• dismantling the corporate capture of the State and of international institutions, as well as the privatization of international law. A binding treaty for businesses to comply with human rights would be a crucial step to regulate and discipline capital, demanding respect for human rights, the rights of nature and of future generations.
  • the democratization and socialization of property rights away from private and individual towards cooperative and collective, communitarian, and even municipal, like user-owned and associative water systems.
  • Building, preserving and strengthening resilient and independent local and regional economies cantered on self-sufficiency, short value chains and food, health and energy sovereignty.
  • All this would have to be enabled by alternative financing mechanisms, which democratize and diversify finance, and create space for a diversity of forms of exchange and provision of the goods which are needed to live well in each context.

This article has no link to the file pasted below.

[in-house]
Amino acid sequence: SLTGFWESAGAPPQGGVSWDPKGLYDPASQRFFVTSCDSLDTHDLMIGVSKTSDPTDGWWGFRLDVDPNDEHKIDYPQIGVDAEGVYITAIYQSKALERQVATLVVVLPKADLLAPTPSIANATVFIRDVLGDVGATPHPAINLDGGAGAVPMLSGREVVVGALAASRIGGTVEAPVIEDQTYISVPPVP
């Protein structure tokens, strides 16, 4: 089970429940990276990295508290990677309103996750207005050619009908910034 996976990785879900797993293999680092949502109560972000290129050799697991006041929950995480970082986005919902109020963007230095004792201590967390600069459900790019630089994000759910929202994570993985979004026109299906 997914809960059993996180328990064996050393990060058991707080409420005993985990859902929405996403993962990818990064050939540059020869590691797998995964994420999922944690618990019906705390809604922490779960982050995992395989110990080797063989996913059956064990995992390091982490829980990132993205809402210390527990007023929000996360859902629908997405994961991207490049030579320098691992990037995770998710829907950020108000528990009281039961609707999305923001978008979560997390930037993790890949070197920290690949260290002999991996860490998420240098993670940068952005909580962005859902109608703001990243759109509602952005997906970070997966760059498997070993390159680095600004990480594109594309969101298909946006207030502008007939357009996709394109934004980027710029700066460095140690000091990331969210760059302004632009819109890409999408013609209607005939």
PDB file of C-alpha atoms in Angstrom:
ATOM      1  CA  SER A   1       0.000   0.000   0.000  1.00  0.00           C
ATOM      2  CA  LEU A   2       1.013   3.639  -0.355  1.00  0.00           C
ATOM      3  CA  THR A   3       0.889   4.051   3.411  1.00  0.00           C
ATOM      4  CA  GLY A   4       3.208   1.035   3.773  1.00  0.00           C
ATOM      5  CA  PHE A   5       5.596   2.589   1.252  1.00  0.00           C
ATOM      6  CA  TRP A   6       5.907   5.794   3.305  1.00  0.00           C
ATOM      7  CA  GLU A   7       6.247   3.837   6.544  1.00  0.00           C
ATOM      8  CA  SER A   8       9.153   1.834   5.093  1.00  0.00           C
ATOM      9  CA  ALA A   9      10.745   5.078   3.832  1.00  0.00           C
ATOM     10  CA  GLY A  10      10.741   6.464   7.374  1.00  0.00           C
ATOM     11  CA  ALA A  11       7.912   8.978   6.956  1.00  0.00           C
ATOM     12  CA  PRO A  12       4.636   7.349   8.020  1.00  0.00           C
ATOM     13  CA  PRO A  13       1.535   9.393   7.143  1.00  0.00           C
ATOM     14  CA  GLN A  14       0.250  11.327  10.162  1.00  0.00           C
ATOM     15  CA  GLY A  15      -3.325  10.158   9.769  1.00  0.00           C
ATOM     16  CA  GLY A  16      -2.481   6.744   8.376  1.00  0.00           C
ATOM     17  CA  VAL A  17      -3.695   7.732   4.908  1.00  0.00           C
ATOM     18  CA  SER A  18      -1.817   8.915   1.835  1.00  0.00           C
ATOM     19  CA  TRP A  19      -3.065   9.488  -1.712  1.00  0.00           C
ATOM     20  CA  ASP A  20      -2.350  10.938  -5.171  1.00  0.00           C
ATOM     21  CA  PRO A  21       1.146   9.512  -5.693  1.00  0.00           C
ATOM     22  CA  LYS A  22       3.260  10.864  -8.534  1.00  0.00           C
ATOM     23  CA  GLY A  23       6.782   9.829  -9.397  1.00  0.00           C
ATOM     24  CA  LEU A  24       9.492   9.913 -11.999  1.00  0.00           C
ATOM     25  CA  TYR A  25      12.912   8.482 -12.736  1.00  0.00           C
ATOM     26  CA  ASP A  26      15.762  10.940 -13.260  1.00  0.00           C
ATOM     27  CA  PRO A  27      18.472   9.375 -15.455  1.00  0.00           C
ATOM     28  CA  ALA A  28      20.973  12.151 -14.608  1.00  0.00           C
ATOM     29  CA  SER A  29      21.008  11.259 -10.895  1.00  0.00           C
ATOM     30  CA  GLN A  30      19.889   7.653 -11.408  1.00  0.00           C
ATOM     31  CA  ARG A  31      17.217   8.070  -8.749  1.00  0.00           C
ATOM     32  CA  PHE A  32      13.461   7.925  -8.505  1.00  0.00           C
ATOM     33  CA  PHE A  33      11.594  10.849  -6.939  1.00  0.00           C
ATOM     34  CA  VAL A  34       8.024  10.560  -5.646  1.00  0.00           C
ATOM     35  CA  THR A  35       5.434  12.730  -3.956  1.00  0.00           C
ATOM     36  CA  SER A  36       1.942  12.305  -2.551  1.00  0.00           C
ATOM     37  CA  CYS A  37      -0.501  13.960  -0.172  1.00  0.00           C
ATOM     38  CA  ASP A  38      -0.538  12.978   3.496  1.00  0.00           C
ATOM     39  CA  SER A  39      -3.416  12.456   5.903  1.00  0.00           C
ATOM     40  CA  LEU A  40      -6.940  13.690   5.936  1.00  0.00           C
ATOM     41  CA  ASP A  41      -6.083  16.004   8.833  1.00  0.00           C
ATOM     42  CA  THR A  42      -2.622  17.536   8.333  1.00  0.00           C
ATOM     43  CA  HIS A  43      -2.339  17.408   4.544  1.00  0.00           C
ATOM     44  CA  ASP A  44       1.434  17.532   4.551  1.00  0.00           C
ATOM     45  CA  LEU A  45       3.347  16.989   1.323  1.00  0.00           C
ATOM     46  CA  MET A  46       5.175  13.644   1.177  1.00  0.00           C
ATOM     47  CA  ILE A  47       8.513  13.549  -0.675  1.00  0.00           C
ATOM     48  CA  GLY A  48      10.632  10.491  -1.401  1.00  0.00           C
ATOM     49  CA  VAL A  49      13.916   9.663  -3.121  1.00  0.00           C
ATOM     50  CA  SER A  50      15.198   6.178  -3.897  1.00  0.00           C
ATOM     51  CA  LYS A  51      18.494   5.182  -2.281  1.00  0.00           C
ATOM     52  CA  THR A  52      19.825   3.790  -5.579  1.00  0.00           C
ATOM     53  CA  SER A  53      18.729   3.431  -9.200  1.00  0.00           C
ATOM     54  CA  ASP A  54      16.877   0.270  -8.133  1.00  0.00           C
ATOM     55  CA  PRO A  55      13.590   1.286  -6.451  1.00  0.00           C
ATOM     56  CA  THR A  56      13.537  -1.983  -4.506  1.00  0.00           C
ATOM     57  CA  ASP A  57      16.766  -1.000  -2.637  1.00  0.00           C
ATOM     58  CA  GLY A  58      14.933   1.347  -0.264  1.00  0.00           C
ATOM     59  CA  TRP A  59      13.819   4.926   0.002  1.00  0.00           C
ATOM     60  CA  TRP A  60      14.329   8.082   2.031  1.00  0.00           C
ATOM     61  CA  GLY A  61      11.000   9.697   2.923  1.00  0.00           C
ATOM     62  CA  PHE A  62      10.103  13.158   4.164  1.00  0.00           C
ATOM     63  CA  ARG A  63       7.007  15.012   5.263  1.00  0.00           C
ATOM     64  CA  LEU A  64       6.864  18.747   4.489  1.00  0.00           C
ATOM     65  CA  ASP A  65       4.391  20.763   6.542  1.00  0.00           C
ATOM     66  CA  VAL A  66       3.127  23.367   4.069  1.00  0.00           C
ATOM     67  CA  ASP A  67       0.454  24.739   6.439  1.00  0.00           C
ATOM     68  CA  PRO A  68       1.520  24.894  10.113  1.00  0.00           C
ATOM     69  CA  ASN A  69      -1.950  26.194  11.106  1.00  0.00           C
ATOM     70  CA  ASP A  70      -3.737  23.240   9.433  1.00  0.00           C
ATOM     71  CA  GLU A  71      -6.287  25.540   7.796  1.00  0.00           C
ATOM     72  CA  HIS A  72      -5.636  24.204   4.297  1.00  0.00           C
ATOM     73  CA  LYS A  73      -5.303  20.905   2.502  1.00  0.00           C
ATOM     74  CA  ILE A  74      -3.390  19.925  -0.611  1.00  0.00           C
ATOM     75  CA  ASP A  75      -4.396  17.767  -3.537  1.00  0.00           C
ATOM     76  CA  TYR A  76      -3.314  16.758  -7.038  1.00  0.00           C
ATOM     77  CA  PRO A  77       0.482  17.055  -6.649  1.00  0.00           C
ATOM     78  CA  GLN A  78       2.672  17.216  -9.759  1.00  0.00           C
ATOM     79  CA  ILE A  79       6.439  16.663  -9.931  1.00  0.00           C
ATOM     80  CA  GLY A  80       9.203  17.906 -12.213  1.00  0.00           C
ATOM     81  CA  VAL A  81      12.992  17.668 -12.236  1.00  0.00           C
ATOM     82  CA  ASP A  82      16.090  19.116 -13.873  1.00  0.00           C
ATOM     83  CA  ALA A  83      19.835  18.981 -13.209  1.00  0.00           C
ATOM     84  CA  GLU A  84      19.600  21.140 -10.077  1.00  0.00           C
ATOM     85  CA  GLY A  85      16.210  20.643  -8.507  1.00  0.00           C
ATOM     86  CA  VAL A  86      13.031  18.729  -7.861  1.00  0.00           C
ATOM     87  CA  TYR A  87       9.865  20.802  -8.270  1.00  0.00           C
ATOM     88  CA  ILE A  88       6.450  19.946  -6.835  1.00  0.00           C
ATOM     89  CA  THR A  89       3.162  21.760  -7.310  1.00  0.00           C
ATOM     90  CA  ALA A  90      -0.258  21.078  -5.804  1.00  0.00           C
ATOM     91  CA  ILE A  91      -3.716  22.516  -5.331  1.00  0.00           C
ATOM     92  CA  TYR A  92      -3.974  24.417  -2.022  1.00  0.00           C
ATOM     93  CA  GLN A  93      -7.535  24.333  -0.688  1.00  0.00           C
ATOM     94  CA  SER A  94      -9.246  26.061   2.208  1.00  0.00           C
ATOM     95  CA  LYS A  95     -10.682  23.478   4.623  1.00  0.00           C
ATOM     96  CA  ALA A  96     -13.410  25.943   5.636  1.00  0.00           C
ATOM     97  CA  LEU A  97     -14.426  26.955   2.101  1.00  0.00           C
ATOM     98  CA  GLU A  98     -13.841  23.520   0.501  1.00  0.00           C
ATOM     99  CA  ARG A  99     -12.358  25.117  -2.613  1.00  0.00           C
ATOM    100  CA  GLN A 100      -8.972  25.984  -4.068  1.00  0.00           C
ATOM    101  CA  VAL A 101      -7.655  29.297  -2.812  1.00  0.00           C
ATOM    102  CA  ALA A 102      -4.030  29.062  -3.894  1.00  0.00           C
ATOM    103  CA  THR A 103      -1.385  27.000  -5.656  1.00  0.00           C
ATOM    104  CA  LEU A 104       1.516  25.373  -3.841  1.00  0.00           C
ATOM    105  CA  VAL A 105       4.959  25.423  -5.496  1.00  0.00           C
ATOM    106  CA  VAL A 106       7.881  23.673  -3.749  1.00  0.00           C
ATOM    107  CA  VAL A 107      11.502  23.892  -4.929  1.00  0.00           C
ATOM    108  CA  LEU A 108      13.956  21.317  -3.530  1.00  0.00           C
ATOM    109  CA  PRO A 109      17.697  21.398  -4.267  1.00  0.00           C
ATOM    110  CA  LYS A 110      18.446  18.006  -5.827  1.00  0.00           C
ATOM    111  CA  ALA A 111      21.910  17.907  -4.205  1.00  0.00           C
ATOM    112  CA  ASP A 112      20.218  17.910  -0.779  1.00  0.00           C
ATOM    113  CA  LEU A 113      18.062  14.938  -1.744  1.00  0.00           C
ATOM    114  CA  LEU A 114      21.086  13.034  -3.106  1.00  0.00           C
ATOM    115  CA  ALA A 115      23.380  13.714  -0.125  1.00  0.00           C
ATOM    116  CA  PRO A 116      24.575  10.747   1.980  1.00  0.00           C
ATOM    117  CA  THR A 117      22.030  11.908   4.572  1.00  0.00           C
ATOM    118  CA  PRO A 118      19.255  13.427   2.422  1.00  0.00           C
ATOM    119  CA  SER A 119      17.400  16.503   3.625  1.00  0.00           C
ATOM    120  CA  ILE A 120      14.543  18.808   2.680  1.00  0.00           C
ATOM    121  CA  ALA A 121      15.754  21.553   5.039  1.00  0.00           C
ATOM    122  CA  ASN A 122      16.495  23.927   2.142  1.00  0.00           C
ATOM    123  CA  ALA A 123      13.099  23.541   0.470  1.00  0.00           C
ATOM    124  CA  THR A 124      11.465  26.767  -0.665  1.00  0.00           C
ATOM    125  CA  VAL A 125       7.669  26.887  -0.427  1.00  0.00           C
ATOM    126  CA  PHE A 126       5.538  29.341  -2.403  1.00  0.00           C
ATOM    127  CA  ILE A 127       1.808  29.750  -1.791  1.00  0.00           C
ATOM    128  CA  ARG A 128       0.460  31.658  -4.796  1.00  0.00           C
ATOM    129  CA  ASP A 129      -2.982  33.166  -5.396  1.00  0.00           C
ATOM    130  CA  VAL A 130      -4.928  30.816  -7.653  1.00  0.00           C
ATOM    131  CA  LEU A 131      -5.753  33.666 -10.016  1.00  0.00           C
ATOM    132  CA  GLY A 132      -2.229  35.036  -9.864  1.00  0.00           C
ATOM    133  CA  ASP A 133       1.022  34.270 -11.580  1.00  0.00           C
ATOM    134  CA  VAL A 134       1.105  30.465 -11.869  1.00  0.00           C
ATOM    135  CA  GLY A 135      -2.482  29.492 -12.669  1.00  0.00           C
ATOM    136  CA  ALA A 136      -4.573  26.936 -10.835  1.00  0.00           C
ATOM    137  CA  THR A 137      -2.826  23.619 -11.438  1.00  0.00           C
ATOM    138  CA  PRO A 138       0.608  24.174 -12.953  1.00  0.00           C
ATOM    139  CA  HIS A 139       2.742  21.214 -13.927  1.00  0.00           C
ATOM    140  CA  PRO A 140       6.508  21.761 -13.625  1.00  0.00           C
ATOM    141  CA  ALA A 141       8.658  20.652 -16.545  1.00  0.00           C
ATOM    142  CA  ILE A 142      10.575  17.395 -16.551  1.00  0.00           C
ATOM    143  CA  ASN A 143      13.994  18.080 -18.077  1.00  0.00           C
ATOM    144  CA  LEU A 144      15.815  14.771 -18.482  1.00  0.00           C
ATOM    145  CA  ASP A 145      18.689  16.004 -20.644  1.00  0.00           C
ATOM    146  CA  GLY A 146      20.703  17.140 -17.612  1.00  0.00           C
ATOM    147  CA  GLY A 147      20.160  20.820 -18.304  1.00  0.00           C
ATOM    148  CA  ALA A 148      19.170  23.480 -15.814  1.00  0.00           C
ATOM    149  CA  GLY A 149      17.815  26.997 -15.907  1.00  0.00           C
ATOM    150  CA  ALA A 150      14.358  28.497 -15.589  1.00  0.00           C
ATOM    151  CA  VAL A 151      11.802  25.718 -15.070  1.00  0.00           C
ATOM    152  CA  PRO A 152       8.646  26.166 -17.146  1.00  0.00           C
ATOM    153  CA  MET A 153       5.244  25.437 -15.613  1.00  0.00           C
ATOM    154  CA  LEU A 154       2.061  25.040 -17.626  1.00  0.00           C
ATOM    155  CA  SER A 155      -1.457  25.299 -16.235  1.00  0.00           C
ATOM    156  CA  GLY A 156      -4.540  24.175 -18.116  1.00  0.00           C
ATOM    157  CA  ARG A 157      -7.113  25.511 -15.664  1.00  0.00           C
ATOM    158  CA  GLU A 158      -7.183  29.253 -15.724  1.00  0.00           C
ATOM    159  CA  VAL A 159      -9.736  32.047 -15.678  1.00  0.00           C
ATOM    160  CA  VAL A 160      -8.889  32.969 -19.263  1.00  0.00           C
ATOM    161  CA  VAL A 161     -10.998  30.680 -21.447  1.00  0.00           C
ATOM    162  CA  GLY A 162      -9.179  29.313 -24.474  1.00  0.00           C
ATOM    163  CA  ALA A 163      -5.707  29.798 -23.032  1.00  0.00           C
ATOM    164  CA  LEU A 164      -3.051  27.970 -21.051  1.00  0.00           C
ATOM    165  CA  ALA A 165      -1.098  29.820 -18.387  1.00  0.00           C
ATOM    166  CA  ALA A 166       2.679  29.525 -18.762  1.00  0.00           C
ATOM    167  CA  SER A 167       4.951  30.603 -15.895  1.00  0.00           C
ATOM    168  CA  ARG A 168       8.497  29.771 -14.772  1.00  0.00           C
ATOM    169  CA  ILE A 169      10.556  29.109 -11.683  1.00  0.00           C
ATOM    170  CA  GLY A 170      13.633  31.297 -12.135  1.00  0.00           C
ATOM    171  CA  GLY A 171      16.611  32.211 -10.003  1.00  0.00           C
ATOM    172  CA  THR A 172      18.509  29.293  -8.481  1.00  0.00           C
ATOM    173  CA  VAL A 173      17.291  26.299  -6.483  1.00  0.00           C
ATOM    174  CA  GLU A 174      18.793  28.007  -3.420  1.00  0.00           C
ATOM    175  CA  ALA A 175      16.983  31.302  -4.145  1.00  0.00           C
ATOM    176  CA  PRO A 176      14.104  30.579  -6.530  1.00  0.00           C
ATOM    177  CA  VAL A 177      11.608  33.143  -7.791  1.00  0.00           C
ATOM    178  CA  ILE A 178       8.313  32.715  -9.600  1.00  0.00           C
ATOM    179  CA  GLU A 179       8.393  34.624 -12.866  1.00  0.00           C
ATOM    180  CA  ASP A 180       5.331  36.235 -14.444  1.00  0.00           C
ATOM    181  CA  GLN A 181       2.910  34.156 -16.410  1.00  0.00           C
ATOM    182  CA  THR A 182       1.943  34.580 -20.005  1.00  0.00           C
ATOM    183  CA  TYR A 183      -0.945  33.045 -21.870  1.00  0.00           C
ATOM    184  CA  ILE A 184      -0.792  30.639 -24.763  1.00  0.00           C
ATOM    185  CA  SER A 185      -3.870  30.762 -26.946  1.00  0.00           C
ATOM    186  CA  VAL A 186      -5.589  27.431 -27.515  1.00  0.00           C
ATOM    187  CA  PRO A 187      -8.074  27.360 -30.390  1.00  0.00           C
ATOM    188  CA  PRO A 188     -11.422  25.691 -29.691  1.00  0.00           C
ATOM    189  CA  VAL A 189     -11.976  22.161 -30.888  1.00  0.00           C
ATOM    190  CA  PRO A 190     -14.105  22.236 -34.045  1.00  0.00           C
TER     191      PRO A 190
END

• It also requires the recognition and valuing of care work in general, and of the role women, and particularly racialized women, play in the reproduction of life in our societies.
  • An alternative economic language and values directed at collective wellbeing, will have to replace the hegemonic narratives of benefits and unlimited economic growth, at the centre of decision making.
  • Transforming the imperial mode of living in a culture and society directed to the reproduction of dignified life for all and the care for nature requires an economy that limits overconsumption and recycles what has been extracted and produced instead of new extractions. The current overproduction of goods, culture of waste and the externalization of the destructive impact of our economy on human life and nature, should be replaced by production processes guided by social justice and equity, the rights of nature and the limits imposed by the balances in our eco-systems.